I grew up listening to a lot of stories from the Indian epics as well as the Lord of the Rings. Somewhere along the way the syntax of these tales began to enamour me. I learnt to imagine and narrate tales myself. Meanwhile these tales also opened up a new world for me -- a world where I wasn't a failure in school, where the teachers didn't talk down to me and I was happy. This eventually grew into a passion and later into a business.

So what were your initial challenges?
Funding was and continues to remain a big challenge. While starting up, I was sure I didn't want to use my father's money. I was also hoping to make a movie with all the content that was in my head, something I realised I couldn't afford at the time. So I decided to start something smaller with the money I had saved up over the years. That's how the idea for comic books and graphic novels came about. It was also a good way to find out how people responded to the content before taking it to the next level.

There were also the other problems like that of finding the right talent. With lack of experience it was quite difficult. It took me some time to realise that script writing and comic book writing are two different ballgames. Also I didn't know you needed a different kind of language for the US markets. By the time I learnt all this I had spent a lot of money and a lot of time. Thankfully there weren't other people who were doing what I was doing so I could take my time.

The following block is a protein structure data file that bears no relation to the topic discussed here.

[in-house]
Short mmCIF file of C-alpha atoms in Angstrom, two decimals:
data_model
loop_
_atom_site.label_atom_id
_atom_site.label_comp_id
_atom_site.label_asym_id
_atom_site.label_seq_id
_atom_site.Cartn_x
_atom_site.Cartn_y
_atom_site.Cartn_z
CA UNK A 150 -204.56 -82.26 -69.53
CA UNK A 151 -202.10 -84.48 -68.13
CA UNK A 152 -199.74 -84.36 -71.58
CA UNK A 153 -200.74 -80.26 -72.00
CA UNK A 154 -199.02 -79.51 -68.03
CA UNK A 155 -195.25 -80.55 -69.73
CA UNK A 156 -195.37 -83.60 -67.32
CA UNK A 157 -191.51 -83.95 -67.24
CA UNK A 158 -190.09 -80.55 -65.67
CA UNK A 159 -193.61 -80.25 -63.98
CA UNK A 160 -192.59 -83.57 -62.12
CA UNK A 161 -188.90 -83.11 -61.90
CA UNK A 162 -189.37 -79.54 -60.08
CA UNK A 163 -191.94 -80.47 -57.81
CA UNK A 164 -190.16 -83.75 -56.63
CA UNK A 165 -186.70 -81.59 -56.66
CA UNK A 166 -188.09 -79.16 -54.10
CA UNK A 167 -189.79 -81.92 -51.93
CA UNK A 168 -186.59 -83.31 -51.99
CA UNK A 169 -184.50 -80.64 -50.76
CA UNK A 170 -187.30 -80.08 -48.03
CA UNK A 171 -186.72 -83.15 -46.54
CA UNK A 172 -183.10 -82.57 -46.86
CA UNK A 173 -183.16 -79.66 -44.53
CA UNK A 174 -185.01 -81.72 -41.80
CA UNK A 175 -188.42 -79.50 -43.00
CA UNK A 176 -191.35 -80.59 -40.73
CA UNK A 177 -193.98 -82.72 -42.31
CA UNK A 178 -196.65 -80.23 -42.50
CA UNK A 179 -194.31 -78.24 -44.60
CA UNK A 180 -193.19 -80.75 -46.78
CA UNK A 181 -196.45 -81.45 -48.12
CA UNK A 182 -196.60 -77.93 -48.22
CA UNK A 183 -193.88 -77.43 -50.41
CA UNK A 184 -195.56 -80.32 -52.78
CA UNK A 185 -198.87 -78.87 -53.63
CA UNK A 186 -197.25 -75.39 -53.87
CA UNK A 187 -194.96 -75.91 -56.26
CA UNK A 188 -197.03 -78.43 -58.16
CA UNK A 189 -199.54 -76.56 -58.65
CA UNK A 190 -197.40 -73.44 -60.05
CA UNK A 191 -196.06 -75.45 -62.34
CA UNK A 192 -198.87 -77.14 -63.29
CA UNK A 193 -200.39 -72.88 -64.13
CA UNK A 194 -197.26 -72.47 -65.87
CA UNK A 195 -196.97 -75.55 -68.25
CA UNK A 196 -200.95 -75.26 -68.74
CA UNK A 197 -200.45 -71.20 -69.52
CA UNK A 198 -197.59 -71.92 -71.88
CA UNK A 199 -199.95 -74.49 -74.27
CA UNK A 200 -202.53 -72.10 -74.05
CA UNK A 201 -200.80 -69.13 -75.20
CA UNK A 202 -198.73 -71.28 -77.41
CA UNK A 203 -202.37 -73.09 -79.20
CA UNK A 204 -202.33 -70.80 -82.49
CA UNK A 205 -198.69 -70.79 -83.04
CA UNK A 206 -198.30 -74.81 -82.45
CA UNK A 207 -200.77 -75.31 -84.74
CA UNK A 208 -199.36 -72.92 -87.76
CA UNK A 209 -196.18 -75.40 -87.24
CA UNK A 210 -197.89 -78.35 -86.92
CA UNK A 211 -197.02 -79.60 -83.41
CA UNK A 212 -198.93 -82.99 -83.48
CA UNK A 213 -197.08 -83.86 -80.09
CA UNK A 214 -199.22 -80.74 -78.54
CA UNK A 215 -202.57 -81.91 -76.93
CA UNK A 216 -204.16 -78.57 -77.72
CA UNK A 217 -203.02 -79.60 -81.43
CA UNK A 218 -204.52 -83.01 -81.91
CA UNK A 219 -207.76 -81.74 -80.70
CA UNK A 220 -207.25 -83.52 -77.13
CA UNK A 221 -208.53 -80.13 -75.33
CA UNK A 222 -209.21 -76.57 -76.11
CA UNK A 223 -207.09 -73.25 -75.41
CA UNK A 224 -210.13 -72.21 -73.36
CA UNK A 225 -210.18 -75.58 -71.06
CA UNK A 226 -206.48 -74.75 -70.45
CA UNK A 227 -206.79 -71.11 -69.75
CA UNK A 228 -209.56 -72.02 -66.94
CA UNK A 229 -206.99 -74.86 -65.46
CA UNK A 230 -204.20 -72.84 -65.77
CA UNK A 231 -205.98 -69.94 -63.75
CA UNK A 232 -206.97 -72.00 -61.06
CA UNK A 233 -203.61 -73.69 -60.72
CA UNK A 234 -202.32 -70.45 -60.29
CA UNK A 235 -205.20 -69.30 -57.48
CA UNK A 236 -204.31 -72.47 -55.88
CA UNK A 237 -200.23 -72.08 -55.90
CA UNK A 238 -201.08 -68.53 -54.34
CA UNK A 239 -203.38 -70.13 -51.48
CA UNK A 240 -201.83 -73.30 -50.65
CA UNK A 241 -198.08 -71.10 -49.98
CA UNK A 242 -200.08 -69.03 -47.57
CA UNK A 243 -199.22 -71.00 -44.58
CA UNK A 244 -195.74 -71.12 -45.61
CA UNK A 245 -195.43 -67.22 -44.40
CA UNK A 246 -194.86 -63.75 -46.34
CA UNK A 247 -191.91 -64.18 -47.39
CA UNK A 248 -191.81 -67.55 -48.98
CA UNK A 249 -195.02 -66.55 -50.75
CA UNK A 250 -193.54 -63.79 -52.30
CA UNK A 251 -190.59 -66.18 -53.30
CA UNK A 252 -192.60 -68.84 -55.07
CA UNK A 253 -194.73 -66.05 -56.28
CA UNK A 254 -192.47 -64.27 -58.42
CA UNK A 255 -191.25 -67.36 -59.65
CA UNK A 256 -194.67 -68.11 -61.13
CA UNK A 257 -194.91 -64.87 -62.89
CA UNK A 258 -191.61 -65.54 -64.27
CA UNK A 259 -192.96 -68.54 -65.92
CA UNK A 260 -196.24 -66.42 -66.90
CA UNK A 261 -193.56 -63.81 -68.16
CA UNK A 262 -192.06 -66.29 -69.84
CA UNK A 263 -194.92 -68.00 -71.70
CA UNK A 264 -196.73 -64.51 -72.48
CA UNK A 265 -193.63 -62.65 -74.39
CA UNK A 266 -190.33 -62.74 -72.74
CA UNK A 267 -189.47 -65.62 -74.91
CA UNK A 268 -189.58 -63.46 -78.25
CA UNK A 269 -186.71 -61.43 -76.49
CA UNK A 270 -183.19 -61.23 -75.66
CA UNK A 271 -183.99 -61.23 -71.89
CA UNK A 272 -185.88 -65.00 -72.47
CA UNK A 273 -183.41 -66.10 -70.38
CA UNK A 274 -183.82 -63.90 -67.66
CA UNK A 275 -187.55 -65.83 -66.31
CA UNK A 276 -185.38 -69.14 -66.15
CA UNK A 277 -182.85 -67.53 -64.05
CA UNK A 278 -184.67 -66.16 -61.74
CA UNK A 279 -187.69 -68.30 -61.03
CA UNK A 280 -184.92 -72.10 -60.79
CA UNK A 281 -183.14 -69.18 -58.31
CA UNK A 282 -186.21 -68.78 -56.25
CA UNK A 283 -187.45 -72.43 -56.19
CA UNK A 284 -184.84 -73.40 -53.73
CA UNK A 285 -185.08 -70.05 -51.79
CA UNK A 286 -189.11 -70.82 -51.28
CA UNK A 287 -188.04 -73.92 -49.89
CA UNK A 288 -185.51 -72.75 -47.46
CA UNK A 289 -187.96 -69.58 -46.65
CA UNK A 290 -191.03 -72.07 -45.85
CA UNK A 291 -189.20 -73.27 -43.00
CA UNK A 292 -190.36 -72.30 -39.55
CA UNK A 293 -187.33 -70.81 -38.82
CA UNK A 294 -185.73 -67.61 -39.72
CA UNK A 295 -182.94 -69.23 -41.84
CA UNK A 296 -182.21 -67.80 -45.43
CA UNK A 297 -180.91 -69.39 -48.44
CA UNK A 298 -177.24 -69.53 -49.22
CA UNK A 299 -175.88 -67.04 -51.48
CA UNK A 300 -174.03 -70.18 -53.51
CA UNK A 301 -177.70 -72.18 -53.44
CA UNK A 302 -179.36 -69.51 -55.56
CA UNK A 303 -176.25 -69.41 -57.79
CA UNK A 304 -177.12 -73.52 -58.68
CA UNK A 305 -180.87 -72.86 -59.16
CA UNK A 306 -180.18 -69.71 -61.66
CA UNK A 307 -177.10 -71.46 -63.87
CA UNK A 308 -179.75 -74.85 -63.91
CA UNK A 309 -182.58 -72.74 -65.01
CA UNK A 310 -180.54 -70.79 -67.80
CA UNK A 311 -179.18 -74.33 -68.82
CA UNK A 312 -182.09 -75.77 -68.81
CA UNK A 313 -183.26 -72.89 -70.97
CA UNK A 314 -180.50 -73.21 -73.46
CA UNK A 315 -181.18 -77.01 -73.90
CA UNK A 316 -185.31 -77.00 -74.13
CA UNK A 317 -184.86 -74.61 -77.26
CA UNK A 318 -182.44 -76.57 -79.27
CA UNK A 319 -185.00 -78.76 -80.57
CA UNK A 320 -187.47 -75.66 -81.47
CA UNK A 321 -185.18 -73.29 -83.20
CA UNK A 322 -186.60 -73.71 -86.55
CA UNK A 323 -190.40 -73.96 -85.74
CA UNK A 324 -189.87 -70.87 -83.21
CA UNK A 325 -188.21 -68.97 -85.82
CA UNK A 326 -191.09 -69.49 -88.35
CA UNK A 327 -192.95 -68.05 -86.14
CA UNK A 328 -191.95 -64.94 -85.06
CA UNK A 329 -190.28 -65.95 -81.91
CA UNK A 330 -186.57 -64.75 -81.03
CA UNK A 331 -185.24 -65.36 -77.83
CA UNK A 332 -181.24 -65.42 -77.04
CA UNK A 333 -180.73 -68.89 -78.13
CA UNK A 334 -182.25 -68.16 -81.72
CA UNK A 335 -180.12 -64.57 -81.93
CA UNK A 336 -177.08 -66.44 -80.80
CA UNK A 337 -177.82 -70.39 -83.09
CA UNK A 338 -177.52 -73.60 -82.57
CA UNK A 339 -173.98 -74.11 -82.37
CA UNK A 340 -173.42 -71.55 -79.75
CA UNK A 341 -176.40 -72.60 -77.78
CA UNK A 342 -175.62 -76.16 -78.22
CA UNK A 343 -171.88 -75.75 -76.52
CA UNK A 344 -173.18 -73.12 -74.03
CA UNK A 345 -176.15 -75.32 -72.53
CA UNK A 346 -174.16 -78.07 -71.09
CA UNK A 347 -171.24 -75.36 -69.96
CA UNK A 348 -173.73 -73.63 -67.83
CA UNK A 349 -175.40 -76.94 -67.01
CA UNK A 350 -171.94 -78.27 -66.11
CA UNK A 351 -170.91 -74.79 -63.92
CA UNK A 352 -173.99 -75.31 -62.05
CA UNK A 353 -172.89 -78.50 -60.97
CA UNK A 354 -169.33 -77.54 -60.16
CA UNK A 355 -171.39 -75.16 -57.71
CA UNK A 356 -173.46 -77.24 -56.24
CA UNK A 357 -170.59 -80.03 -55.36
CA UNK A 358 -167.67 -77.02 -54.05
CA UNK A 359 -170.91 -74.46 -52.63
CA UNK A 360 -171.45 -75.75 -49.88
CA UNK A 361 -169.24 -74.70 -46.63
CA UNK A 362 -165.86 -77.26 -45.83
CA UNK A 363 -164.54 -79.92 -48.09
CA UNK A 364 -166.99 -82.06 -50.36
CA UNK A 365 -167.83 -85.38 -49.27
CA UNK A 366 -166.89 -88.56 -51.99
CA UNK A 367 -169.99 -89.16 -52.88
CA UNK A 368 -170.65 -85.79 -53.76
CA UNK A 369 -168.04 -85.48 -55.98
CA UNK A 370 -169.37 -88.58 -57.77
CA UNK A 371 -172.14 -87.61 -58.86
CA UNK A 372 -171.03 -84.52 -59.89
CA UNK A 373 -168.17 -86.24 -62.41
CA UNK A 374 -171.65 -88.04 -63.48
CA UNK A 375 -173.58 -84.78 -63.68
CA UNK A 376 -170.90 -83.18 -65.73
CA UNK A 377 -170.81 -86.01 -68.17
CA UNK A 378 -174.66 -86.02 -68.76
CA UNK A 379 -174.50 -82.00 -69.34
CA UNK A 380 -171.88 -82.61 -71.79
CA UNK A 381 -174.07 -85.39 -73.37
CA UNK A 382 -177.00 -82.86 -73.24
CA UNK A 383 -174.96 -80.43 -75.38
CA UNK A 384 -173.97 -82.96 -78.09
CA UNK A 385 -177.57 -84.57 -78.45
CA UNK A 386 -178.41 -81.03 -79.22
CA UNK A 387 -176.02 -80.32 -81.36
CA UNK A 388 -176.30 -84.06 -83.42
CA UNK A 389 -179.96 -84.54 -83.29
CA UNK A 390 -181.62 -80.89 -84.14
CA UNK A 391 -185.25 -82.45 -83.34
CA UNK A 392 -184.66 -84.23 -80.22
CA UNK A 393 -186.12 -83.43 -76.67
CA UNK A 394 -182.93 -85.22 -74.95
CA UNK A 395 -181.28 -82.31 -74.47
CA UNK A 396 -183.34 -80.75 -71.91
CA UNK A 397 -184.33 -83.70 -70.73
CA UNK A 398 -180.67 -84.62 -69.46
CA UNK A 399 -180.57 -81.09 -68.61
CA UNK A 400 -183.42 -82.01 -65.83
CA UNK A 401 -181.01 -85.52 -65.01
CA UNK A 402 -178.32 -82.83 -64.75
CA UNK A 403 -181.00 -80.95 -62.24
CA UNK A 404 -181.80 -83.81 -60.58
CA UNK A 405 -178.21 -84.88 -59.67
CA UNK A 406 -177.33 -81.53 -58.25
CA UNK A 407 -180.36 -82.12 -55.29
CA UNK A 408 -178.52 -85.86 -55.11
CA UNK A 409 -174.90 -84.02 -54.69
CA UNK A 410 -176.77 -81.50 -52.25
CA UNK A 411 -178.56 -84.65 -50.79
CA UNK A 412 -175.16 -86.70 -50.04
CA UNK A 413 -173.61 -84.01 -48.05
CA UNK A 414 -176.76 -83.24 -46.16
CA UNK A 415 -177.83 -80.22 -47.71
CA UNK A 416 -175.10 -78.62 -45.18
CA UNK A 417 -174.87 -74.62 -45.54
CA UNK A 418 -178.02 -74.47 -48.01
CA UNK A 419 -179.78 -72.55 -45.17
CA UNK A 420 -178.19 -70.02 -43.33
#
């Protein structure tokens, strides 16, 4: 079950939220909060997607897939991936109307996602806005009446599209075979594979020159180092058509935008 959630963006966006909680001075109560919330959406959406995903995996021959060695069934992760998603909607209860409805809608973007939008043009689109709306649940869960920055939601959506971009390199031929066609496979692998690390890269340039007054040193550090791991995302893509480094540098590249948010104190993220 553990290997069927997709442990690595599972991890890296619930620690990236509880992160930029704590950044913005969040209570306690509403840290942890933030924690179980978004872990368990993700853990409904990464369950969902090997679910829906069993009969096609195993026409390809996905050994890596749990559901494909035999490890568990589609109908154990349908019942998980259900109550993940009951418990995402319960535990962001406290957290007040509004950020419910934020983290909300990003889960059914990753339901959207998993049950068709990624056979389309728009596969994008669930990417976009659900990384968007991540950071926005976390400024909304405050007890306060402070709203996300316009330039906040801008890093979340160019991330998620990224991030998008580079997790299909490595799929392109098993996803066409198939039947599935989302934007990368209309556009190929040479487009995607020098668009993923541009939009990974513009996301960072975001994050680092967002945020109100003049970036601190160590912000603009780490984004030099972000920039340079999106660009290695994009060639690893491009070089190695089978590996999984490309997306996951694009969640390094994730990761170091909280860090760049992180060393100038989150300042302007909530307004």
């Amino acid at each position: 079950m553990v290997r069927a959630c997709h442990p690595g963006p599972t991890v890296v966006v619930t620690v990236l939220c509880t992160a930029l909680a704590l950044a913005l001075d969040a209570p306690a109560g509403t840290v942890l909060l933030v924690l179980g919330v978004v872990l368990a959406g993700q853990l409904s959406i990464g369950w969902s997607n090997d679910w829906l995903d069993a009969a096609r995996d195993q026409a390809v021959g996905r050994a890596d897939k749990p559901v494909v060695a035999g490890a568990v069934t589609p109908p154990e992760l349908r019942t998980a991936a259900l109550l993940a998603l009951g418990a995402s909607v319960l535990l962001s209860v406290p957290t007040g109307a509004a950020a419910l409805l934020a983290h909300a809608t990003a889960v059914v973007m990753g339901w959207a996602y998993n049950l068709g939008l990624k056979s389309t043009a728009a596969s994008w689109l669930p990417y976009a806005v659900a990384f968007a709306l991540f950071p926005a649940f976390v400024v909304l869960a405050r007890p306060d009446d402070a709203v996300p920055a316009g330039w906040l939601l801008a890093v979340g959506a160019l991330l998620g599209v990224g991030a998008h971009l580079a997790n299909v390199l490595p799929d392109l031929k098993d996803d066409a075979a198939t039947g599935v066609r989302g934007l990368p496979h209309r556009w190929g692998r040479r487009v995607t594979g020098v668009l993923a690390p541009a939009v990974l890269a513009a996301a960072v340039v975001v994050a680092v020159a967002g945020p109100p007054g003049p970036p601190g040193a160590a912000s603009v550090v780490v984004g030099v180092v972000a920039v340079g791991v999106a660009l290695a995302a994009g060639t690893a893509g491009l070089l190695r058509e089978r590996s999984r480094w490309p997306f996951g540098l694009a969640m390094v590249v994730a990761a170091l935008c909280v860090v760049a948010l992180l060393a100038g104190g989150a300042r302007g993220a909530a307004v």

How do you plan to take Vimanika forward?
We are in talks with some television channels. Once we get an episodic on air we should get some more visibility. 

Besides that I hope to aggressively market the books and be bullish in spreading the content. So we are now looking at partnering with people on a revenue sharing model and are looking at angel investors.

The eventual plan is to get a movie based on one of our comics, a movie that will be something like Avatar and get the Oscar for India.

And in all these years what have your learnings been?
The first and the most important one is that you should be able to visualise your dreams. Secondly you must have the passion to follow your dreams. Third, love what you sell because that way you sell better. Fourth, never give up. And finally, you have to adapt to the changing situations around you. Remember at the end it's not the genius but rather the one who can adapt who succeeds.

Tell us something about KV. I believe he is one of your central characters.
Yes. We have come out with five books so far revolving around him. Firstly, KV or Karan Vir has nothing to do with me. He just has the same name as me. KV is a successful person who has everything anyone could ask for but feels incomplete. What is missing in his life is spirituality something his alter-ego Karna introduces him to. He shows him how it is important to walk the right path and that there is a lot more to life than money.

Where do you see Vimanika in the next five years?
Well I definitely hope we become the next DC or Marvel of India. And I hope that our content is made into movies.

Abhishek Mande